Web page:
Monday, January 17, 2011

You Can't Eat Just One!

Every winter, the machine knitting groups go crazy for the "Potato Chip Scarf" (so named because you can't knit just one! And while knitting, you just can't stop at one wedge, it's addictive to just make "one more wedge"), and other ruffled scarves. I decided to finally give it a try. I found this Bernat Mosaic yarn at Zeller's, and couldn't decide if it would be something for me, or something for my colour-loving niece. I started off swatching for a tam for me, but didn't like the amount of math I'd have to do, and it was starting to look a little bright for something I'd put on my head. So, even though it doesn't match her tam exactly, nor her "monkey" hat/gloves she has that are in bright crayon colours, I decided to finally try the potato chip scarf for my niece, Allie.
There are a couple "patterns" on the internet for this, but of course, how likely is it that you have that exact yarn, machine, etc? I'm going to include what I did for this scarf, just in case someone else wants to give it a go.


Bernat Mosaic, 100% acrylic, 18st/4", 5mm needles, 209yds
LK150
Cast on 16sts with a closed cast on. T7.
Put two needles on the edge away from the carriage in hold (make sure carriage is set to not knit needles in hold/D position). Knit 2 rows.
Repeat this, until there are only 2 needles left, and knit 2 rows on those.
Set carriage to knit needles in hold, and knit 2 rows. That's one wedge.
To spread the ruffles apart, knit some plain rows before the next wedge. I didn't write down if I did for this one, but 4 rows is a good number to try (it's hard to tell from looking at the scarf, but I don't think I did plain rows, or maybe just 2).
Repeat until you almost run out of yarn. Cast off and give it a good steaming and patting.
You can see, I did NOT have a lot of yarn left! It's not extremely long but it's not exactly what you'd wear for warmth. However, it is surprisingly warm and bulky. I found that I needed to make it a little more narrow than I thought I would; if I used this yarn again, I'd probably use 14sts, and 6 plain rows between sections (otherwise, the wedges, being narrower, will really bunch up). Or may still stick to 4 rows, LOL. If you make it a lot narrower, use one needle out of work to keep the spiral effect, or 2 needles to make it more ruffly.
The scarf can also be worn so it's just ruffly, and not spirals!
I made that scarf in about 1 1/2 hours on New Years Eve. It excited me so much, I started another one for a different niece, 4 year old Nya who likes pink and got that piece of knitted fabric I made.I used Patons Lacette which is discontinued, but is a slightly fuzzy mohair blend (the never ending cone I used for all the ponchos, Christmas 2009).
LK150, T3, Cast on 24sts. Put 3 sts in hold away from carriage and knit two rows. Repeat until 3 sts left, knit two rows; put needles in work/set carriage to knit held sts, and knit 2 rows.
Again, I didn't write down if I knit plain rows between the wedges and the scarf has already gone. In the picture above, you can see how one side is spiraled, and the other side is ruffly.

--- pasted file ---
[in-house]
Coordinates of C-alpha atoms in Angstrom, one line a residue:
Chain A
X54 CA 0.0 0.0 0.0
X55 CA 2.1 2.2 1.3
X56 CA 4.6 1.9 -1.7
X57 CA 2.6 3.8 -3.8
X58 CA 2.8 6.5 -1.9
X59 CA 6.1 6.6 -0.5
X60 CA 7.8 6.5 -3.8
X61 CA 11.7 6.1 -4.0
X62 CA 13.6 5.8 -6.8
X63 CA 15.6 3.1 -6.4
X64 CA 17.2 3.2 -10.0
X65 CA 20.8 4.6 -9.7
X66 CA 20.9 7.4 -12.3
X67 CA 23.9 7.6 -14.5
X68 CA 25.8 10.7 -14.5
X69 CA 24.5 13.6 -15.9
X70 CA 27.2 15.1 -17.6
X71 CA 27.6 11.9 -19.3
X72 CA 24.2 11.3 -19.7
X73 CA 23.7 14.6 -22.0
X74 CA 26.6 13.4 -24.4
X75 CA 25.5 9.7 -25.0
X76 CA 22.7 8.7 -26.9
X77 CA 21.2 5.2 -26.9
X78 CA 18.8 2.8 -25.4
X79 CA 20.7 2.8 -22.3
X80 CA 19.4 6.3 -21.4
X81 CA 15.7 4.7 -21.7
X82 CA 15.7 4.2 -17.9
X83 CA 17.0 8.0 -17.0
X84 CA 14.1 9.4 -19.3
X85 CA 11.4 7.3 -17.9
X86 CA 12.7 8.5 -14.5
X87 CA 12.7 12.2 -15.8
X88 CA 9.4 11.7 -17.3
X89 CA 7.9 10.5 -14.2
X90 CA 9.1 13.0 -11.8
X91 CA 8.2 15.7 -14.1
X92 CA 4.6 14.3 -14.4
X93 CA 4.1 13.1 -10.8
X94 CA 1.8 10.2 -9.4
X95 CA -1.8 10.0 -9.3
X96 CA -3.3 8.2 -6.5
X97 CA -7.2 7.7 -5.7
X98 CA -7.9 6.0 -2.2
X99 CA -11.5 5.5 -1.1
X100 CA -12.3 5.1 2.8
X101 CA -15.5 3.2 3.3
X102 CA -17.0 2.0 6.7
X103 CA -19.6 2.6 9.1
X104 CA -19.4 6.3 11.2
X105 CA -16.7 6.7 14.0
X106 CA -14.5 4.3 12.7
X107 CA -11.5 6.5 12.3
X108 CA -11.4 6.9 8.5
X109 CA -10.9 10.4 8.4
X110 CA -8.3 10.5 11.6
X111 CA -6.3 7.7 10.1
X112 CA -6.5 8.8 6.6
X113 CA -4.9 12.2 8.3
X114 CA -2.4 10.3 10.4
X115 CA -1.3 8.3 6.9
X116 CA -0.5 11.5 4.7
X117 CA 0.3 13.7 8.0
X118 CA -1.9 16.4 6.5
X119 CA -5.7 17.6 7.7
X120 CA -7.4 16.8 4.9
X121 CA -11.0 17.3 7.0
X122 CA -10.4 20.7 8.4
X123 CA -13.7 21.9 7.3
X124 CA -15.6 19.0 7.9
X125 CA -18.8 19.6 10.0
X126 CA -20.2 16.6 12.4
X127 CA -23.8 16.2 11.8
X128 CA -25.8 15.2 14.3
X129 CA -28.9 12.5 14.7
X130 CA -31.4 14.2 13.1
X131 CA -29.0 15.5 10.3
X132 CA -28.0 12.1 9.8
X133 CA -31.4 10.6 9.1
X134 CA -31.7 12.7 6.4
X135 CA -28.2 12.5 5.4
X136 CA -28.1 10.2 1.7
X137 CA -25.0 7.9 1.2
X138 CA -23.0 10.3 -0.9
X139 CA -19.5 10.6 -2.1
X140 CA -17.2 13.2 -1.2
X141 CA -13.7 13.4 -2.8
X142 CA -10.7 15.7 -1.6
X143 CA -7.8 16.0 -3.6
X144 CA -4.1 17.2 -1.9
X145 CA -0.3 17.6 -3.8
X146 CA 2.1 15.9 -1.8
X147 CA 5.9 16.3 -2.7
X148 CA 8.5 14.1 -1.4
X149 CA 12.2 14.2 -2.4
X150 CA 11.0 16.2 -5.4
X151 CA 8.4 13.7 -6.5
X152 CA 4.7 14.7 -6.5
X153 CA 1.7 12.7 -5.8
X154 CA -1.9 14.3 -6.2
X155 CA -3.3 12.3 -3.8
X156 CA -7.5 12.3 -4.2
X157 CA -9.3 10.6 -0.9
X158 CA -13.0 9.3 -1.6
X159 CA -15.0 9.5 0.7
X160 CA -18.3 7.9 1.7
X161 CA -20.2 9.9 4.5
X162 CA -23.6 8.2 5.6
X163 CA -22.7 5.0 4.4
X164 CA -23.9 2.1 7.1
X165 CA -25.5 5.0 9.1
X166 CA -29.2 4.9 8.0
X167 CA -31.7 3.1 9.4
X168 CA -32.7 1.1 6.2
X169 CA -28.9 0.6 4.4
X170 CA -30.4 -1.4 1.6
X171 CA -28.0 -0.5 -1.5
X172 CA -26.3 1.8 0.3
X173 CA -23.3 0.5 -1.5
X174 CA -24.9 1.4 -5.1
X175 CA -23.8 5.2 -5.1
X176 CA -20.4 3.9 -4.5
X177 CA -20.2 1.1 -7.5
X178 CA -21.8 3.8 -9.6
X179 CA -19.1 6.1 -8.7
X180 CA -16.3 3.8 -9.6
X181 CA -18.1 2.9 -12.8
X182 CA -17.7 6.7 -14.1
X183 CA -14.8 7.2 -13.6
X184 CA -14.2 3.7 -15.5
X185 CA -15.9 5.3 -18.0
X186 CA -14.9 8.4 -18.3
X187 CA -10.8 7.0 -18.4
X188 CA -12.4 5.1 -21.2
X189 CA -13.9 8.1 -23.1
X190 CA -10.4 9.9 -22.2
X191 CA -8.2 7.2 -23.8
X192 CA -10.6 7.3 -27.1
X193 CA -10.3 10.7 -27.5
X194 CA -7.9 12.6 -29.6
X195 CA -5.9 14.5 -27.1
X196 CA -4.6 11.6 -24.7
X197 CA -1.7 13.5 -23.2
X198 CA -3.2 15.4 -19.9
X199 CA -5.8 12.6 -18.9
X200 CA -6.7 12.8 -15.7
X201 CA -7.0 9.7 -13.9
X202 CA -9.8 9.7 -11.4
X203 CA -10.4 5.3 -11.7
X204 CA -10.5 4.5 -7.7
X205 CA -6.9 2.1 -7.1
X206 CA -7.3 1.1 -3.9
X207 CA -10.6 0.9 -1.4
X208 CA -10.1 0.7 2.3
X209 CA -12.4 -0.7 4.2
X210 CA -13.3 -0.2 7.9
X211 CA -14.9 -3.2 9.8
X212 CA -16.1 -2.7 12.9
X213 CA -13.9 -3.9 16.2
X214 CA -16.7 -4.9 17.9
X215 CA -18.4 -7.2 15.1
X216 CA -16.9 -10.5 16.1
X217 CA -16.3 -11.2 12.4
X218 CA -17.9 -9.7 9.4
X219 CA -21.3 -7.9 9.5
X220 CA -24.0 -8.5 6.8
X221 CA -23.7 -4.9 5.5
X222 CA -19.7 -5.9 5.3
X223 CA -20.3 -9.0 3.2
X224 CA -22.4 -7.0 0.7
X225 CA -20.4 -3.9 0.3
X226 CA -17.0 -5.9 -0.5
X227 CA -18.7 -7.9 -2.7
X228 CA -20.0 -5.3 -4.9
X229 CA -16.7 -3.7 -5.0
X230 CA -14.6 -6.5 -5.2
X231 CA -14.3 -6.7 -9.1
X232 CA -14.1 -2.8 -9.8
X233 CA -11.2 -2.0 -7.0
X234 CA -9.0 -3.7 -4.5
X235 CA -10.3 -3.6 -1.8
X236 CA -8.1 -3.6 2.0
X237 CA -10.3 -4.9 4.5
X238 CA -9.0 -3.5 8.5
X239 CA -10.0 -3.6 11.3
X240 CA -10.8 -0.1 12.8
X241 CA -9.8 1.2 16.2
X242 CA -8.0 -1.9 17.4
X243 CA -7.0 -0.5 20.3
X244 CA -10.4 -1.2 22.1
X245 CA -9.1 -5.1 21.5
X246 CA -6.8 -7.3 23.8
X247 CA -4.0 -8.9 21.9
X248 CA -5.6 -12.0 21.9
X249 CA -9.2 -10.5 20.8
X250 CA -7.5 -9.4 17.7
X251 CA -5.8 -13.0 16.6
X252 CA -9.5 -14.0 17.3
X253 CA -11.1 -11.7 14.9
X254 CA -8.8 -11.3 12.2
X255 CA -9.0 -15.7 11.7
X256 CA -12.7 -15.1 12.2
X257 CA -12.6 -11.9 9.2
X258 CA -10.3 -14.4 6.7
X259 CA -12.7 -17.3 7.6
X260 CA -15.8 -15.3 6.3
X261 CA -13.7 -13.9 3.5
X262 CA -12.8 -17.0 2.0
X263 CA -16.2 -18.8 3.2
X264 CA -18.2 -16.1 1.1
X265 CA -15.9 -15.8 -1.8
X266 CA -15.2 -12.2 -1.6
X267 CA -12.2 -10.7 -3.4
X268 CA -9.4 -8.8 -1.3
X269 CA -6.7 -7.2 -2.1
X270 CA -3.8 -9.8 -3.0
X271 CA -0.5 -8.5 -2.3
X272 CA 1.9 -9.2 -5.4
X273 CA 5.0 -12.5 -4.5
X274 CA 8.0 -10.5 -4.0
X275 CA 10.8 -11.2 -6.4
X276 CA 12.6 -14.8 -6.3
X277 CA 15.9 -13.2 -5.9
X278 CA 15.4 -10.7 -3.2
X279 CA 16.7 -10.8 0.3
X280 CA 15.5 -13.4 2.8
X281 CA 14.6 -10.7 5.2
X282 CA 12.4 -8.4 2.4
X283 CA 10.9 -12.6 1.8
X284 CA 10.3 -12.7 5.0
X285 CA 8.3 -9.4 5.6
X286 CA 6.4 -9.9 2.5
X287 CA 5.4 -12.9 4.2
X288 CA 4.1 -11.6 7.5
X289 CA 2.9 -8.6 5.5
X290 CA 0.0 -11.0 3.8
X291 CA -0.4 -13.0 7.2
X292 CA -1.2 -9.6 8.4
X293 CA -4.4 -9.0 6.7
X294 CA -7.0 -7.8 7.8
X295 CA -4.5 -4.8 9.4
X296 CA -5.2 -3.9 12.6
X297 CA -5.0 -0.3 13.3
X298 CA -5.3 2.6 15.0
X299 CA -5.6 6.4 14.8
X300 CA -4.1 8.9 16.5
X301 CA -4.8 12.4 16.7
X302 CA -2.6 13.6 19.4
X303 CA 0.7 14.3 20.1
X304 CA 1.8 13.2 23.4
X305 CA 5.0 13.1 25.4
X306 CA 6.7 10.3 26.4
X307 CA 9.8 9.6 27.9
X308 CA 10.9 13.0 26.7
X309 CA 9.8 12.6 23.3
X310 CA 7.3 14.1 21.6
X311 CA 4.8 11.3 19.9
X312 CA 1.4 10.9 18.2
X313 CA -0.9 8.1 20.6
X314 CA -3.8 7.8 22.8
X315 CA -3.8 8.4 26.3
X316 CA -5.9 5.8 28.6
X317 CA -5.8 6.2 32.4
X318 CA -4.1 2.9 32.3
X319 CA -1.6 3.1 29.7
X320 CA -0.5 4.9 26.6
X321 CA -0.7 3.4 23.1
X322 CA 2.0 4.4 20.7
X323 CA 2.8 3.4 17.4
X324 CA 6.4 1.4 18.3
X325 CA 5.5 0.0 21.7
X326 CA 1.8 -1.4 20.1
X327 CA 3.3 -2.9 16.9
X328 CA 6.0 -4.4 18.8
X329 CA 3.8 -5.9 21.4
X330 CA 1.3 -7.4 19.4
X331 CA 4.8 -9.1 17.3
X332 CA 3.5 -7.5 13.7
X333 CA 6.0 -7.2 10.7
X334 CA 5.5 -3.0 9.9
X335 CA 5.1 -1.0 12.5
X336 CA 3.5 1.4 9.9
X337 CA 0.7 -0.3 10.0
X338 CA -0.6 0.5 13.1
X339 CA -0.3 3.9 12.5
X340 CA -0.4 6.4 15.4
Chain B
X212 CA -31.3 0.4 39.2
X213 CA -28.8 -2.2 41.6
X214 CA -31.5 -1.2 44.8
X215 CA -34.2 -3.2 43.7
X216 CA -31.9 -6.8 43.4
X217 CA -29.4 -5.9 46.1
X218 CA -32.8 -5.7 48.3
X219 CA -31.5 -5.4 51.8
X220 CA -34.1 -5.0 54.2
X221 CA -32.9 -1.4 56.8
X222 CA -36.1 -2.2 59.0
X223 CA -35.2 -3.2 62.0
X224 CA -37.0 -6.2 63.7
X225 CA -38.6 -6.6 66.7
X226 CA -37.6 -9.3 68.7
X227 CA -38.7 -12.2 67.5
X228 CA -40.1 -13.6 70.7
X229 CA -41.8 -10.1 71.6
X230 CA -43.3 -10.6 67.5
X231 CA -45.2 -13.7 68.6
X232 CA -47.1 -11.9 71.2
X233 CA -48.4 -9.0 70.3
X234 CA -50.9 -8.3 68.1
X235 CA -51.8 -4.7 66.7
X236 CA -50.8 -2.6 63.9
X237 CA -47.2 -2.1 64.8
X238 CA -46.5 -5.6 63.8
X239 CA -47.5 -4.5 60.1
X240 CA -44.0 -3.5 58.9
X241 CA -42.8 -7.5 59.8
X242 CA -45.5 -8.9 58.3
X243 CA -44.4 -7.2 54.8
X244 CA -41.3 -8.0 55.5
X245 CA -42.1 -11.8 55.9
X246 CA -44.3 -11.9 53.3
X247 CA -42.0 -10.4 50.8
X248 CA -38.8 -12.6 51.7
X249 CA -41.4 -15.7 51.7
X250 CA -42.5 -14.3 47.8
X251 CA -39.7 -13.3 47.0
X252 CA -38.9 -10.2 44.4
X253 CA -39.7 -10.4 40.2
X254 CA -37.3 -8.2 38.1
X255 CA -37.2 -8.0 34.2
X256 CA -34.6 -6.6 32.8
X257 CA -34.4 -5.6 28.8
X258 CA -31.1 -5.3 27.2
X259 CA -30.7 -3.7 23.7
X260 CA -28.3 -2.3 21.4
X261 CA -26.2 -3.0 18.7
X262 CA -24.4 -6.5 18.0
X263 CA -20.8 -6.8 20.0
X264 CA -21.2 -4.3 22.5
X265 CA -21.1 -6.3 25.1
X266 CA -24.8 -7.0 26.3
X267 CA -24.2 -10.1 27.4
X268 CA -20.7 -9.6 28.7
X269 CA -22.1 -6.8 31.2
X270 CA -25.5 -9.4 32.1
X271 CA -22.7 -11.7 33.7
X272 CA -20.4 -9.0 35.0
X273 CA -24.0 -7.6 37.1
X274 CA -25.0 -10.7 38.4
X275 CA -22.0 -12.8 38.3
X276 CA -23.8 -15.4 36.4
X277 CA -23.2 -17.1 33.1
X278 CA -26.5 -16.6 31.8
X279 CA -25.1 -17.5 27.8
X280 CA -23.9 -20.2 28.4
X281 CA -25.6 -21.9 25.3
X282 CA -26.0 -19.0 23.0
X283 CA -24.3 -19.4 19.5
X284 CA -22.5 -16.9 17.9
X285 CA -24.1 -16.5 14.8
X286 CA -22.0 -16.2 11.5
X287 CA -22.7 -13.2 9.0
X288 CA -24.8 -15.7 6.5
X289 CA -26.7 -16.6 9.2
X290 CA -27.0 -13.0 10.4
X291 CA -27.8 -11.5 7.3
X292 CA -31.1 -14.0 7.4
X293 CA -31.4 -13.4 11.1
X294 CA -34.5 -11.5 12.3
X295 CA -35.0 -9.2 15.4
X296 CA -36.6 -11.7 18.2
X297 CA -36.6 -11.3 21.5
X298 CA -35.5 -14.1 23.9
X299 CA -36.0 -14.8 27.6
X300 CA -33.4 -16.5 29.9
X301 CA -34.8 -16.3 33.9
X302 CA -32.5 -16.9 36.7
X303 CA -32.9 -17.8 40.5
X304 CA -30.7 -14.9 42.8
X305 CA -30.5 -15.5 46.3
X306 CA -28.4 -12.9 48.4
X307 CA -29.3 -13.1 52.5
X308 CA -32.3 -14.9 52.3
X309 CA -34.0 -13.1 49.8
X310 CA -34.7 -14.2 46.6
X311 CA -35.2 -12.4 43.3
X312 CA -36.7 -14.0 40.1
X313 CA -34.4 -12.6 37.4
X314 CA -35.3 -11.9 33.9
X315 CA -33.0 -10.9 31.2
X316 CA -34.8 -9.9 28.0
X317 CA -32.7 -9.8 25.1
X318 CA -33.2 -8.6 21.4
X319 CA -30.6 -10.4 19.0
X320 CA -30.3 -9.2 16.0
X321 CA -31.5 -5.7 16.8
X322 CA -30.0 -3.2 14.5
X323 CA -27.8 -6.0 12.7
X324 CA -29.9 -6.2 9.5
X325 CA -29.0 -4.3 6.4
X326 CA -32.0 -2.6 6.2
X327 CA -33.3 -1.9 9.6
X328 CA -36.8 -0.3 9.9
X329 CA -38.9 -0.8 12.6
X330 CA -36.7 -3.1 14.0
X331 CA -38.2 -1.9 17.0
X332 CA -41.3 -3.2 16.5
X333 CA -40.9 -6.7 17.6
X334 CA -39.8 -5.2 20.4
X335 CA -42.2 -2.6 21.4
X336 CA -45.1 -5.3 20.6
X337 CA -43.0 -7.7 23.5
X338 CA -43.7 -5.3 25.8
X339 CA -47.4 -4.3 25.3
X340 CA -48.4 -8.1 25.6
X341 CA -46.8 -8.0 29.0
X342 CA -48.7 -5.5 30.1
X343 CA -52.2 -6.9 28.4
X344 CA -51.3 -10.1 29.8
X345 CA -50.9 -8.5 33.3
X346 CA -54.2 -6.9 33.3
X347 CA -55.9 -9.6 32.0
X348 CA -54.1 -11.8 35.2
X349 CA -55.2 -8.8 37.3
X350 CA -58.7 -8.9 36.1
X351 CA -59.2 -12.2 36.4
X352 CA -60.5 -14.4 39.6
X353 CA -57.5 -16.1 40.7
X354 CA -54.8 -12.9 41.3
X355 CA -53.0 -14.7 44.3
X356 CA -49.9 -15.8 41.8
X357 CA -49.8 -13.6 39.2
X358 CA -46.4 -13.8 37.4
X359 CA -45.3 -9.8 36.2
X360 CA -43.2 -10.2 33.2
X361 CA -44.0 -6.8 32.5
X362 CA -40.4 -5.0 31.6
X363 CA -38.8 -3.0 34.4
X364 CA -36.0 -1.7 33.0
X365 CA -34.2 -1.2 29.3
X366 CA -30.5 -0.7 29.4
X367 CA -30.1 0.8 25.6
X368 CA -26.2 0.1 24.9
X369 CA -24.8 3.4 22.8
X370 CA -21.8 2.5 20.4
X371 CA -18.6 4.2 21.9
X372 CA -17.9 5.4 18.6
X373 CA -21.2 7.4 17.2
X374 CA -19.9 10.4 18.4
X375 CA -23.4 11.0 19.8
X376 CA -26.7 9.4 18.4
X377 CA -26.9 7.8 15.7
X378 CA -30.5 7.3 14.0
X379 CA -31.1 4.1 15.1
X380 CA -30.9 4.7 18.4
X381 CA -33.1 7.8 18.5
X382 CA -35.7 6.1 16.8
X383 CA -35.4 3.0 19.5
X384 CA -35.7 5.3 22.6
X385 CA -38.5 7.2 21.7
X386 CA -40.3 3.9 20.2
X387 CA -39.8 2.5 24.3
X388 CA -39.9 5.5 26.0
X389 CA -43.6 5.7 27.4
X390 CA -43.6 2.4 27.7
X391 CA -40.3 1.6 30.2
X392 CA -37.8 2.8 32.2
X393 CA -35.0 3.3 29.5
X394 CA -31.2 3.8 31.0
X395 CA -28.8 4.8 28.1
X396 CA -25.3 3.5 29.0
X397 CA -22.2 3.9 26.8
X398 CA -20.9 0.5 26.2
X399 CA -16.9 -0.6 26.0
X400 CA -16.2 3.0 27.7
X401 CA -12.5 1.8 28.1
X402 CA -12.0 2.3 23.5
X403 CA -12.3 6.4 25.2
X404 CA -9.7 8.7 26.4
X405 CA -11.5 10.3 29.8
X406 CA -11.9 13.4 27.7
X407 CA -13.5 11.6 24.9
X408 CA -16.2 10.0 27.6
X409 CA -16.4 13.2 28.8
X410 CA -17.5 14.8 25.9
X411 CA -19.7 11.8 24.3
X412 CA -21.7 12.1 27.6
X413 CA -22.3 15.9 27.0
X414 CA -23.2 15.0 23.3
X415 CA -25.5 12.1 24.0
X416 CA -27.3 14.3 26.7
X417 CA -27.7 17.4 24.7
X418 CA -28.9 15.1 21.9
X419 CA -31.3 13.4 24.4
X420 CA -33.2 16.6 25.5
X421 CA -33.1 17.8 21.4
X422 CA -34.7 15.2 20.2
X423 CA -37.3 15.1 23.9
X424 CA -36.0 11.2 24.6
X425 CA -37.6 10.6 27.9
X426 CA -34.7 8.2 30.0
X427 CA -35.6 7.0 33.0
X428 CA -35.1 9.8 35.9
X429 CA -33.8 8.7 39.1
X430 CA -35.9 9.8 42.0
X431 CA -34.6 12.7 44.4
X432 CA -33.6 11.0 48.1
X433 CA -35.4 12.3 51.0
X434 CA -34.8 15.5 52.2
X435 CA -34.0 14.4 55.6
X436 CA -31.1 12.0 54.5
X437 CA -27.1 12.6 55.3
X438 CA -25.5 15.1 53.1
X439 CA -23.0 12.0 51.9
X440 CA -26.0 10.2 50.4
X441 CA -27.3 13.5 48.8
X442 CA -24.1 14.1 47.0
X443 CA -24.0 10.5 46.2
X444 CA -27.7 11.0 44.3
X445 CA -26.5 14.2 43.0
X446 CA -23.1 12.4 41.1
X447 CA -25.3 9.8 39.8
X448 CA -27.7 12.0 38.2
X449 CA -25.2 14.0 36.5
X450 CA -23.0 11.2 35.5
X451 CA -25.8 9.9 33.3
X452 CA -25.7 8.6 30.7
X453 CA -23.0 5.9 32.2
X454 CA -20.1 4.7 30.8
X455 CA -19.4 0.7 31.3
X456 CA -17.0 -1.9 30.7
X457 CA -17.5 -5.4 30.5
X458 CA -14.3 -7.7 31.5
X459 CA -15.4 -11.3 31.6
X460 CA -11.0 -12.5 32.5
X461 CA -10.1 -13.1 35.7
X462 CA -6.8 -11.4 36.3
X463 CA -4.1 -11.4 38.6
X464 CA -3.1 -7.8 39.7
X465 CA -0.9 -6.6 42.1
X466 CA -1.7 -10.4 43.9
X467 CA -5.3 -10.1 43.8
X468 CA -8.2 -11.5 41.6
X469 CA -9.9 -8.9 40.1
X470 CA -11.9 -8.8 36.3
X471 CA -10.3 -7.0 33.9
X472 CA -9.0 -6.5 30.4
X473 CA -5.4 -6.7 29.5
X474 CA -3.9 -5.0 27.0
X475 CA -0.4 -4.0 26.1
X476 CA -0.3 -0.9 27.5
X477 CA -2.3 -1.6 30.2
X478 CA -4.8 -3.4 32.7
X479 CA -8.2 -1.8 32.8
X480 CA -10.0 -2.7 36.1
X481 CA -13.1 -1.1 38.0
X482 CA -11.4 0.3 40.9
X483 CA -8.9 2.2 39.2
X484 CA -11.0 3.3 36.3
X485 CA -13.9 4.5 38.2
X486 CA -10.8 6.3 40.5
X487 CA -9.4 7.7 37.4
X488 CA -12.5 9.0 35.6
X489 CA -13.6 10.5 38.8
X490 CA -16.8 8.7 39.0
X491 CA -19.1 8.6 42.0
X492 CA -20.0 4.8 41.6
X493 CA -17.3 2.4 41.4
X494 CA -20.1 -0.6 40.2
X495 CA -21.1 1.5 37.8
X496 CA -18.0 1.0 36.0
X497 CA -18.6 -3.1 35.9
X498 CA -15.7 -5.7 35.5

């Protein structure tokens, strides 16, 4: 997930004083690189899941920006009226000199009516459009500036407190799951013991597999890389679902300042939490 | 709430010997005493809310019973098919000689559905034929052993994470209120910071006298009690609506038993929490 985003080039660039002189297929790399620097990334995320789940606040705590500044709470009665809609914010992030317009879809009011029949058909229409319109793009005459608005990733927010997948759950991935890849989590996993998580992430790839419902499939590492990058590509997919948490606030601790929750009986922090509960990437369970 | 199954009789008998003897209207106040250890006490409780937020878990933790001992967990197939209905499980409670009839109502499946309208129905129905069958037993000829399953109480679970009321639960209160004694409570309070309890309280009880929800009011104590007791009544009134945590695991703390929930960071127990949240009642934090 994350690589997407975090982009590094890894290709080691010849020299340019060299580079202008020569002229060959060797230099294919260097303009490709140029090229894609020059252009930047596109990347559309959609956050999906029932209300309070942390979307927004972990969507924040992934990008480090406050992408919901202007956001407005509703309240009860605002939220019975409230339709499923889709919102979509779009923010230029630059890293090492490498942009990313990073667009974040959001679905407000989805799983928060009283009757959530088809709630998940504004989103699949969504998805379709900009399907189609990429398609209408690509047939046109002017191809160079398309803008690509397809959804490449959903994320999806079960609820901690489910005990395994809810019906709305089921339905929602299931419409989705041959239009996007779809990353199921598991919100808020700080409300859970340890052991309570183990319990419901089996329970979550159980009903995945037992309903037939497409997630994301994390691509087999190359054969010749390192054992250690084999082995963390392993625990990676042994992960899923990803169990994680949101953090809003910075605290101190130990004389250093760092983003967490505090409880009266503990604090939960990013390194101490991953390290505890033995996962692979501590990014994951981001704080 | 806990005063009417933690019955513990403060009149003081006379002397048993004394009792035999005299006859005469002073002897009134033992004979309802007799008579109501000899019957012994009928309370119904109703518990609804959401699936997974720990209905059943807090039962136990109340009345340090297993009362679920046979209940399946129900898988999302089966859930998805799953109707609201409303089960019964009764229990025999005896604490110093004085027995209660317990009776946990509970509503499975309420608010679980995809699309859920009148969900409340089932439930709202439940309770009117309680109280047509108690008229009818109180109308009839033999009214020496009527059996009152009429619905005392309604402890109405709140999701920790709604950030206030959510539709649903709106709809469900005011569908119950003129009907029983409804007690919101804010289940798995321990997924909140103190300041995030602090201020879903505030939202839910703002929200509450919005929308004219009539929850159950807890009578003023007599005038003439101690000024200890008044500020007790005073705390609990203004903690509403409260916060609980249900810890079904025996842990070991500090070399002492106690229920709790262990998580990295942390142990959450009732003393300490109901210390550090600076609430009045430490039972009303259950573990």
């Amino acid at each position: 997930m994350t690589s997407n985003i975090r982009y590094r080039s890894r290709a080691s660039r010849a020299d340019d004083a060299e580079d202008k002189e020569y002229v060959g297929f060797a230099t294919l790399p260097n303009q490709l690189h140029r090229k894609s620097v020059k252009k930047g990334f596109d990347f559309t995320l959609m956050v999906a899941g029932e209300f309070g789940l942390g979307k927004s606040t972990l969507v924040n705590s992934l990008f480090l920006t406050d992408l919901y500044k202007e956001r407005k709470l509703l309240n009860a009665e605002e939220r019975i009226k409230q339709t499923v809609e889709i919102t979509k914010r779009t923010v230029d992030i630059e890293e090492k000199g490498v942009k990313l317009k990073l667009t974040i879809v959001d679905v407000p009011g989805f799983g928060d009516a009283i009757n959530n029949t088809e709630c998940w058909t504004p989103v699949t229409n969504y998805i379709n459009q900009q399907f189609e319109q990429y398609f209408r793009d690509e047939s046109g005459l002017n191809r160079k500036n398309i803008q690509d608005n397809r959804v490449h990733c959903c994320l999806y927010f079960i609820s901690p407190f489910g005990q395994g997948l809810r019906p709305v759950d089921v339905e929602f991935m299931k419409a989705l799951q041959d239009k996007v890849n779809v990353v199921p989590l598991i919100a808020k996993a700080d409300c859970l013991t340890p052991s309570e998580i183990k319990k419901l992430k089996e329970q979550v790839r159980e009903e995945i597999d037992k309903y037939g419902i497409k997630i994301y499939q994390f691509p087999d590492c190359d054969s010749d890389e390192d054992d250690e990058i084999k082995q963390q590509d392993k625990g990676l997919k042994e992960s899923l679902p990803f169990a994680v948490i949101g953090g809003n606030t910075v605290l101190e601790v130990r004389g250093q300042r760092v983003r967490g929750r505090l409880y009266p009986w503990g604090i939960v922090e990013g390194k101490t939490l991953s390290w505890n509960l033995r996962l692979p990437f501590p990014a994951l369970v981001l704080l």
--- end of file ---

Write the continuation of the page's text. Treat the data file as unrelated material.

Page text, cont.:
Here, you can see how the short rows want to form a circle, but because you keep doing them, it just spirals around and around, like a staircase in a museum, LOL.
And because I felt bad that Allie's sister hadn't gotten anything knitted except the grey fingerless gloves, I went digging in my stash. I knew her coat was purple and grey. When I saw her open her coat at her birthday party, I thought it was a sort of dark plum colour. When I saw it at Christmas, it seemed so much brighter, so I wasn't sure what shade of purple would work and thought grey was a little boring (though I have a huge cone of grey). I found three balls of Bernat Boa that had been hibernating. One was missing the wrapper, so I thought maybe I had used a little to make cuffs on the 'magic stretch' gloves from the dollar store. One ball I had received during a gift exchange with a knitting guild...probably from 2006 or 2007.

It's very dark here, but it is various shades of plum. I thought it was discontinued, but Ravelry doesn't say so.
LK150, 15 sts, spaced every other needle. T12 (could even be looser). Put two needles into hold at a time, down until one st left, knit two "rows" on it, then put all needles into work and knit two rows. Then knit 4 plain rows before starting next wedge. Next time, I'd do only 2 plain rows, if any at all---the spirals are quite far apart. Another remedy could be to put three needles into hold each time.
The scarf feels quite substantial, for being only three balls. Out of curiousity, I weighed it. Somehow, it ended up being 157 grams....a little odd for 3 50gr balls (I had thought some had already been used, and I had a yard or two left over). Again, I think it could have been narrower, since Abby is only 8, but I think this is a scarf that she could use for a long time!




2 comments:

CrazyCarla said...

VERY NICE! I am so going to sneak one of these in.

Jemajo said...

So easy, and yet so complicated looking that I couldn't quite "get it" before. Thanks for the pattern and the clear photo of the pink scarf. They look terrific - definitely something I'll have to try for some girls I know!